20 April 1998 Integrated micro-optical systems
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Abstract
As optics and optical subsystems assume a larger role in consumer electronics, cost, size and reliability issues are generating requirements for a higher level of integration in optical devices. The trend is continuously for smaller and cheaper devices without sacrificing performance. It is also critical to improve the interface of optics with electronics. Diode lasers, LEDs and photodetectors are packaged as individual modules; they are rarely integrated directly with electronic chips. The practical integration of optics with electronics will require optical elements manufactured in a manner similar to integrated circuits. Optical elements, as well as lasers and detectors will be fabricated lithographically and configured using the packaging tecimologies developed for ICs and multi-chip modules. Such a system was recently developed for a particularly low cost, high volume application. This application is a "floptical" drive which features a conventional magnetic floppy disk with an optical tracking servo to permit a much higher track pitch on the media. The media features a microscopic stitch pattern, laser branded into the lower surface ofthe floppy disk. By tracking the magnetic head relative to these stitches, pitch density can be increased dramatically. The disk can store over 100 megabytes of data. The key to drive operation is the precise registration ofthe magnetic head to the track on the media, which is accomplished by a multi-beam optical tracking head. Because the same magnetic head technology is used, the drive is reverse compatible with conventional floppies. This broad compatibility makes the drive very attractive to portable computer users, who are typically limited to only one disk drive bay. For desktop personal computers, the standard drive bay is 25.4mm high. The standard floptical drive features an optical tracking head which is large, with macroscopic lenses, diffractive elements, lasers and detectors which are assembled into a molded metal chassis. To extend floptical technology to laptop computers required reducing the drive height to fit in a 12.7 mm slot. This necessitated a significant reduction in the size and mass ofthe optics head. The device would be required to have the structural integrity to carry the electrical leads for servo interfacing while maintaining precise alignment to the magnetic head. To achieve the required size reductions in the optical head required a fundamental change from conventional optical systems to integrated micro-optical systems (IMOS). In IMOS, the optical elements are lithographically generated with integrated alignment and bonding features. The source and detector elements are assembled into the system at the chip level, using flip-chip techniques to mechanically and electrically connect them. The assembled IMOS chip is then attached to a flexible printed circuit, or in some cases a second integrated circuit chip. The core components of IMOS are the optical elements and the chip-to-chip packaging technology. None ofthe techniques or elements described in this paper are new, but the integration and packaging ofthese elements into a complete and manufacturable device is representative of a new paradigm in optical system design. In this paper, we will describe the application of IMOS technology to reduce the size, weight and cost of a floptical tracking head. In section 2, we will describe the system requirements. The optical design approach will be related in section 3, followed by the assembly challenges encountered, in section 4. Section 5 willreview the performance of the phase one prototype, identifying key issues which were resolved in the phase two device. The conclusions, acknowledgments and directions for future applications ofIMOS are related in section 6.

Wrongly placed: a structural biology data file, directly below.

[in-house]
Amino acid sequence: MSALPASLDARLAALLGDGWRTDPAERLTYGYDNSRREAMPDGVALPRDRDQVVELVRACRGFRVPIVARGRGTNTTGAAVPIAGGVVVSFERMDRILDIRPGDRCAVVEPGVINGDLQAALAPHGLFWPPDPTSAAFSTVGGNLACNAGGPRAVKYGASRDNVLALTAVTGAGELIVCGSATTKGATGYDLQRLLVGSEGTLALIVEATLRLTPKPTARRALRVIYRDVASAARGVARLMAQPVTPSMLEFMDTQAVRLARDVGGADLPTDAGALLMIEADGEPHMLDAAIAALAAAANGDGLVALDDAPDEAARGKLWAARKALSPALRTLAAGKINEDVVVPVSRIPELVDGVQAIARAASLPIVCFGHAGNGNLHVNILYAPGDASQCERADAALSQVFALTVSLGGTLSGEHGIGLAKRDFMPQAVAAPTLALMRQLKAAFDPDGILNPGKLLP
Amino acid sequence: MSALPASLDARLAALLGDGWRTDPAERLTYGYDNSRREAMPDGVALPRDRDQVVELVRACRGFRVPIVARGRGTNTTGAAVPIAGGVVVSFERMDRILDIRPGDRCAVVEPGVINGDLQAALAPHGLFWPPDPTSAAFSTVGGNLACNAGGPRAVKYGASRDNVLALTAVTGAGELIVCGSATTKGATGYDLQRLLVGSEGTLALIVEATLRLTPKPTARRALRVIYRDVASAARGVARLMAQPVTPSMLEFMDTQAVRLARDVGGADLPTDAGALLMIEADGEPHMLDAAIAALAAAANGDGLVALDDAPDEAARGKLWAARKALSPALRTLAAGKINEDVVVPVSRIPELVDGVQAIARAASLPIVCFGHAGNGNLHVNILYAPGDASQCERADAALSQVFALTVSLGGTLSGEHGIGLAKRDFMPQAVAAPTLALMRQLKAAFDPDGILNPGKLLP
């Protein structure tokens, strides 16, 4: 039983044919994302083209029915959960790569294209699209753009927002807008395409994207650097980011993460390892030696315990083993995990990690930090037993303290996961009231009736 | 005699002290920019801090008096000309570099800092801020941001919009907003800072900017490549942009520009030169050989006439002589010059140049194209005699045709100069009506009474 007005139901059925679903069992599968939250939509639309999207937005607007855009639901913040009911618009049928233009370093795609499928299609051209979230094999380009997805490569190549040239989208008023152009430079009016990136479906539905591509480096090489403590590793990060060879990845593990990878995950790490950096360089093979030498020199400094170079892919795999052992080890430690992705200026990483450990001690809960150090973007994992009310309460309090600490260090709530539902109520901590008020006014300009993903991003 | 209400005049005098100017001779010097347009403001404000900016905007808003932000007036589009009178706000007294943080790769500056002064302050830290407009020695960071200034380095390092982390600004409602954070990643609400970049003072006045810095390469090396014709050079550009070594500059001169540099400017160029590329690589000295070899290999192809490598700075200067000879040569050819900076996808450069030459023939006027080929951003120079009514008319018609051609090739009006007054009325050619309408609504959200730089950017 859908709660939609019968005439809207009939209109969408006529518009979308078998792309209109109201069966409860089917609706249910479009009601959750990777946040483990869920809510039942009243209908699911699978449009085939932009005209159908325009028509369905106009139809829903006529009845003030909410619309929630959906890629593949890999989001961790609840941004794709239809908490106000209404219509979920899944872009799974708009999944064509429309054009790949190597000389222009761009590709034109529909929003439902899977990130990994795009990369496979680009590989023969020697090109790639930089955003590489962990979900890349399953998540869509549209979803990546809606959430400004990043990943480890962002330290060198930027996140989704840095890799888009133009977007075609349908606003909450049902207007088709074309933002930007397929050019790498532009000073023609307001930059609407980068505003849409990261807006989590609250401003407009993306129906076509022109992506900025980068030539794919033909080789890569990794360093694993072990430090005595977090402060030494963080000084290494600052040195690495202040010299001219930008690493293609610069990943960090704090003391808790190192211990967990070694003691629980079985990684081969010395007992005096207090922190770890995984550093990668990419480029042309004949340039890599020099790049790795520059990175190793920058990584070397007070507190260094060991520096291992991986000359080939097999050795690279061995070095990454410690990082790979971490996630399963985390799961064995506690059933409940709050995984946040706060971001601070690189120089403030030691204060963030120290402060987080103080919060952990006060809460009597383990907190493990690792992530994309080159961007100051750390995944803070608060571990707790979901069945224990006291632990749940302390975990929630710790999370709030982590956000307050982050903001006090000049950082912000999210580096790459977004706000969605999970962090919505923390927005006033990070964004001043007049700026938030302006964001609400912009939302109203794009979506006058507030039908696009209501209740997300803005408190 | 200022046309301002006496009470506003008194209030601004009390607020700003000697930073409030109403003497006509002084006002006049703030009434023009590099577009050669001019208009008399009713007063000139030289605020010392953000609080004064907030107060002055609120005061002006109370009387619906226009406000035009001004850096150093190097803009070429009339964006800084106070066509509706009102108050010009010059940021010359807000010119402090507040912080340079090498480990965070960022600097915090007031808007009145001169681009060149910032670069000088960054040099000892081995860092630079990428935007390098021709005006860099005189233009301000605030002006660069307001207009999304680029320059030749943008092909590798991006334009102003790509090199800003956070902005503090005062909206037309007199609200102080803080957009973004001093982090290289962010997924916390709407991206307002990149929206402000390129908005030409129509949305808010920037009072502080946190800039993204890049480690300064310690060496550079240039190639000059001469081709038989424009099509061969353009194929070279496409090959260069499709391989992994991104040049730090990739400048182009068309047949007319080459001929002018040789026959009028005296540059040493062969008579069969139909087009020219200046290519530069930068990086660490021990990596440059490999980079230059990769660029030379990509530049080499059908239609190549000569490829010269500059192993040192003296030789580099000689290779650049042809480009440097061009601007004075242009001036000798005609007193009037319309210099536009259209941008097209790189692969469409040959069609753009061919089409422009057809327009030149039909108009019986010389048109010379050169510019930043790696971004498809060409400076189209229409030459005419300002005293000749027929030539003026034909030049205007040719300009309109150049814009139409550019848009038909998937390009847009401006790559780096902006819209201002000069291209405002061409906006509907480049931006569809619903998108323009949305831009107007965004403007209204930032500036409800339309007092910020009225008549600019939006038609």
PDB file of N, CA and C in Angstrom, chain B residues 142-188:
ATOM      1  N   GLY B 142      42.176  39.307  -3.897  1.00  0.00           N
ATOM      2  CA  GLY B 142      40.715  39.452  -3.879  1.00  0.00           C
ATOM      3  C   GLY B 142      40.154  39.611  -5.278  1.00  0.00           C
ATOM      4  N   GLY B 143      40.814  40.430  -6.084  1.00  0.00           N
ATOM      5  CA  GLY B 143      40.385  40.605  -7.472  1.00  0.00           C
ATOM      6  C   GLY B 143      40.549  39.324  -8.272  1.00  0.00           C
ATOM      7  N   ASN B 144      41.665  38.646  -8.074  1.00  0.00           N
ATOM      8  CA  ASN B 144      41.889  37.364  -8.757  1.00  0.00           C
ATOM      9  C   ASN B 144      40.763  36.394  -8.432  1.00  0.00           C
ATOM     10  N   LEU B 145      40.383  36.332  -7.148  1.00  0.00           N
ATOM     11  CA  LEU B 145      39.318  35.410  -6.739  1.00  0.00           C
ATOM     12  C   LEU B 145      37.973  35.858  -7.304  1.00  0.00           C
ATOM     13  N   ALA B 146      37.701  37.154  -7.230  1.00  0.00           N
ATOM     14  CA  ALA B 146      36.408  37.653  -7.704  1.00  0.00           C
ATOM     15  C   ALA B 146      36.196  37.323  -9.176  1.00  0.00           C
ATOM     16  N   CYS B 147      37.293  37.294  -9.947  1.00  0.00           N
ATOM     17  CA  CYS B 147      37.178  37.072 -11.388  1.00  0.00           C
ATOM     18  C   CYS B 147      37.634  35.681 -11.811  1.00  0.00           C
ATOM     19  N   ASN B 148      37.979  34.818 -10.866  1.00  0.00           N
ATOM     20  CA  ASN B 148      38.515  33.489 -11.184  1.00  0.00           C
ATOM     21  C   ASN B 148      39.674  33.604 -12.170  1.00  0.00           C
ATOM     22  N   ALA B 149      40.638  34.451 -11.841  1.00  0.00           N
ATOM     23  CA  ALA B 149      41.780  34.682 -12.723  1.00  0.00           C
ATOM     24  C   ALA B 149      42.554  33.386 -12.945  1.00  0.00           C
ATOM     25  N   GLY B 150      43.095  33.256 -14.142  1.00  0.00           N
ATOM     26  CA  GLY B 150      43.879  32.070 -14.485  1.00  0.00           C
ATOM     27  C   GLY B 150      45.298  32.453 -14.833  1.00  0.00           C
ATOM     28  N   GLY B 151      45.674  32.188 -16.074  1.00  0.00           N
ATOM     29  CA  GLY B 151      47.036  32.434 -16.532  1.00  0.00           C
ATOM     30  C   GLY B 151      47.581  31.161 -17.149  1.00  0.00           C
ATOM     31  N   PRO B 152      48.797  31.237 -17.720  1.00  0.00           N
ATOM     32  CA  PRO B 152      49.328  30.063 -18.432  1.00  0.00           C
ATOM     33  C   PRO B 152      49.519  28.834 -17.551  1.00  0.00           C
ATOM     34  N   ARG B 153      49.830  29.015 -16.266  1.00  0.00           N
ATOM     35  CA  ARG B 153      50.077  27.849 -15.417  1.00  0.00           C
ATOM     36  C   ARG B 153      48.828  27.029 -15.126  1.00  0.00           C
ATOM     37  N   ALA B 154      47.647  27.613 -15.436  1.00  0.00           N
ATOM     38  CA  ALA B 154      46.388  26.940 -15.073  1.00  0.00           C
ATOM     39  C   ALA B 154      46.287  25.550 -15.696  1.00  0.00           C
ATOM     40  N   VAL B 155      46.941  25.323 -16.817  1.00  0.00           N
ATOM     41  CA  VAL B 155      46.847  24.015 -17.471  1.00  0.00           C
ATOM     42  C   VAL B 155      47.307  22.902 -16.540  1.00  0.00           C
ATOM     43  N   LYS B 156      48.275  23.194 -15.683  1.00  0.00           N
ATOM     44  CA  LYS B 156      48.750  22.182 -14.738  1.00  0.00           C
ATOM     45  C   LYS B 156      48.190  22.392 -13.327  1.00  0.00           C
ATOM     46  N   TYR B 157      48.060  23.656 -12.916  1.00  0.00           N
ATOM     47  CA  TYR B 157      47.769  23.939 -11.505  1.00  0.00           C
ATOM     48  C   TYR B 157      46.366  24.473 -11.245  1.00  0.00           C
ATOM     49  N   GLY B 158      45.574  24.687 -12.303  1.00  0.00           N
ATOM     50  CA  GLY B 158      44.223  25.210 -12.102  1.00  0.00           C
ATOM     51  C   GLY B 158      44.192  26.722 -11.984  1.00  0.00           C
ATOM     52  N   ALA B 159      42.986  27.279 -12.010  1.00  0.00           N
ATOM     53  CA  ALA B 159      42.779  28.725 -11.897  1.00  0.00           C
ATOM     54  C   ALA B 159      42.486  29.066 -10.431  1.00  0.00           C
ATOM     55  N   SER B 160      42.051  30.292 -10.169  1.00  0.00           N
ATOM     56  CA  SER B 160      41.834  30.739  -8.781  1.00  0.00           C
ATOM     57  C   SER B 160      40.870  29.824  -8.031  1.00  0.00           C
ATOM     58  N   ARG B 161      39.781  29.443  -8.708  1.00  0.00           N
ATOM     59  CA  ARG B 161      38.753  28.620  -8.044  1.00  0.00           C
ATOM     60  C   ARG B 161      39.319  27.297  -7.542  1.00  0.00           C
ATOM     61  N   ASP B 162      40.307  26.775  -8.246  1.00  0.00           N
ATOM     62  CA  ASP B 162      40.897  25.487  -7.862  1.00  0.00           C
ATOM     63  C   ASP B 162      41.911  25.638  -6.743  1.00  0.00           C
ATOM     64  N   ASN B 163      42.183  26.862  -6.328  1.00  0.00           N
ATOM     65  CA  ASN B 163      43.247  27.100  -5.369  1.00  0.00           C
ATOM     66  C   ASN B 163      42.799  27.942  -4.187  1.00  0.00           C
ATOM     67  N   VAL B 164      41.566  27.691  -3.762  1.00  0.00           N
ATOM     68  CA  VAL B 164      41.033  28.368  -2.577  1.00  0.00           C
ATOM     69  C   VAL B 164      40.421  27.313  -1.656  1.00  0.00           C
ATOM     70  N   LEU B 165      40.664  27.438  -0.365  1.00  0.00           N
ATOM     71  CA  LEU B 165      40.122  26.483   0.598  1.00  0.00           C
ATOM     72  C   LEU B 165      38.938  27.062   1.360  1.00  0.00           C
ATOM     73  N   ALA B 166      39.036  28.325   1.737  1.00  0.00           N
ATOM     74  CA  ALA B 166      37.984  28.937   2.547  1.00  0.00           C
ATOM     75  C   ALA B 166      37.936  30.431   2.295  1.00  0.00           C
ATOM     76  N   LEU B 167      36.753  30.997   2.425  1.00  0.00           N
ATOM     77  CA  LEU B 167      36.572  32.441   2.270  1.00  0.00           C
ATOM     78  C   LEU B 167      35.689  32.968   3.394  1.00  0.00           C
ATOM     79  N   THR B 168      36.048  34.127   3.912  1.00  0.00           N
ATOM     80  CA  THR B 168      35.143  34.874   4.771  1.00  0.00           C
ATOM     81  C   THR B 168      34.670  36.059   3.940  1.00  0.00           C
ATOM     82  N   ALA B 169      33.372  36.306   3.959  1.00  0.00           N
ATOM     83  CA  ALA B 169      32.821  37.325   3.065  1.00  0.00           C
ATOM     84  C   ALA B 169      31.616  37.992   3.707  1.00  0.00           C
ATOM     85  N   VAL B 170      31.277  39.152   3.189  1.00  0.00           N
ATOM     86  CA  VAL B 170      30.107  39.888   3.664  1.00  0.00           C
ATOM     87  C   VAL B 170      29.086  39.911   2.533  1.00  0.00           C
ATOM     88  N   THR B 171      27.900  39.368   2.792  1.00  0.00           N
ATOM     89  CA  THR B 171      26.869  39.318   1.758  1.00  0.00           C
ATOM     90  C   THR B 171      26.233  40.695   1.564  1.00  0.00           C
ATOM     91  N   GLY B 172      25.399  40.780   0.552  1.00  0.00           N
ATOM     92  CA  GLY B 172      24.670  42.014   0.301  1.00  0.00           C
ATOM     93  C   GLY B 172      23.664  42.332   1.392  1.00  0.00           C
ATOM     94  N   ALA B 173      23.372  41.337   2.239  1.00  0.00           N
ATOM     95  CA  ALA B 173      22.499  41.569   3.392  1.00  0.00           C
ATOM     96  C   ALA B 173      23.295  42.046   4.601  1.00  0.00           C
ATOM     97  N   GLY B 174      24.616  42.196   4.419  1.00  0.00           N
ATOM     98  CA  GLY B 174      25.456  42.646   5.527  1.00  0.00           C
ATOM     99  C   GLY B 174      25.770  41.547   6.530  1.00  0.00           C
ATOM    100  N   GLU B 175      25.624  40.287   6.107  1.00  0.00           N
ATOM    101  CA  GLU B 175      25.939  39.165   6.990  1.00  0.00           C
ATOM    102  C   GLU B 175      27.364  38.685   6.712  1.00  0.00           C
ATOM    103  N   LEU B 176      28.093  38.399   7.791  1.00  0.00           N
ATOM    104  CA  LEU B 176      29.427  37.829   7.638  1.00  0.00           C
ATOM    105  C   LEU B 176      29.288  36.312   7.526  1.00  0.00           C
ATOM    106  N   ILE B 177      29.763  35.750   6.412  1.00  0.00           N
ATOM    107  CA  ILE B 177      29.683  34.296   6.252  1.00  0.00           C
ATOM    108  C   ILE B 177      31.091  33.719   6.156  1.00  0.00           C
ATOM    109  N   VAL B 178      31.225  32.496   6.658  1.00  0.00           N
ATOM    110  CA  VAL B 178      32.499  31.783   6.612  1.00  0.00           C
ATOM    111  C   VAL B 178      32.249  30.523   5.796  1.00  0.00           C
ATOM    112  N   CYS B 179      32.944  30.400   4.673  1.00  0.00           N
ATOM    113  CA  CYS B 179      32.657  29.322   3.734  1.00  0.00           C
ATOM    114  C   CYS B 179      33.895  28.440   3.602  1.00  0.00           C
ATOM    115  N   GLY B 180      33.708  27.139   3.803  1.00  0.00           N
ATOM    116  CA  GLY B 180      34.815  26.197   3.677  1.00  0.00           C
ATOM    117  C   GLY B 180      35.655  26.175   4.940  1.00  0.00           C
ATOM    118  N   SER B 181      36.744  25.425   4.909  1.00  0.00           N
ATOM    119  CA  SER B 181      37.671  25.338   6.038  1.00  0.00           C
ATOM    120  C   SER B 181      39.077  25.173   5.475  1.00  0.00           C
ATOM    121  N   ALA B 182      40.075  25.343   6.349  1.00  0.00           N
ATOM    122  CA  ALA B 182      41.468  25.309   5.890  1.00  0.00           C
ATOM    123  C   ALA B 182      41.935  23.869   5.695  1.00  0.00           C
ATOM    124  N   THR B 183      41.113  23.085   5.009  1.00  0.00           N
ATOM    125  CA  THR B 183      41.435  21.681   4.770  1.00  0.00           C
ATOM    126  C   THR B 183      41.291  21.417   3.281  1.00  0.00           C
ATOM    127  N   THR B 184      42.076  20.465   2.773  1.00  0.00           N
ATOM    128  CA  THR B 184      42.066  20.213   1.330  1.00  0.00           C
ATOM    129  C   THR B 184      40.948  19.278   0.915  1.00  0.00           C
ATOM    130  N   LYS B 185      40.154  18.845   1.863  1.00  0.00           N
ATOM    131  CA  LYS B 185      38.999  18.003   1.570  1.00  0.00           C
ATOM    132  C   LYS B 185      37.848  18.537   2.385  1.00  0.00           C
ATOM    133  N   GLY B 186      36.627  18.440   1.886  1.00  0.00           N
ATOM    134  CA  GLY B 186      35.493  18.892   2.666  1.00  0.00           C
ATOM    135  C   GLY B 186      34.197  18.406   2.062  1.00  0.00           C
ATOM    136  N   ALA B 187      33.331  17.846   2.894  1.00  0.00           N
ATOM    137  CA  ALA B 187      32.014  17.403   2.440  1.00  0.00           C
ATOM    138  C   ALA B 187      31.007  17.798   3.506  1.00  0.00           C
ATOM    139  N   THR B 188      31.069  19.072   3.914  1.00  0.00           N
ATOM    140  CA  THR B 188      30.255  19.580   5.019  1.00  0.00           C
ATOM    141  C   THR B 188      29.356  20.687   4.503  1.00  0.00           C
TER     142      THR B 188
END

© (1998) COPYRIGHT Society of Photo-Optical Instrumentation Engineers (SPIE). Downloading of the abstract is permitted for personal use only.
Alan D. Kathman, Alan D. Kathman, } "Integrated micro-optical systems", Proc. SPIE 3289, Micro-Optics Integration and Assemblies, (20 April 1998); doi: 10.1117/12.305481; https://doi.org/10.1117/12.305481
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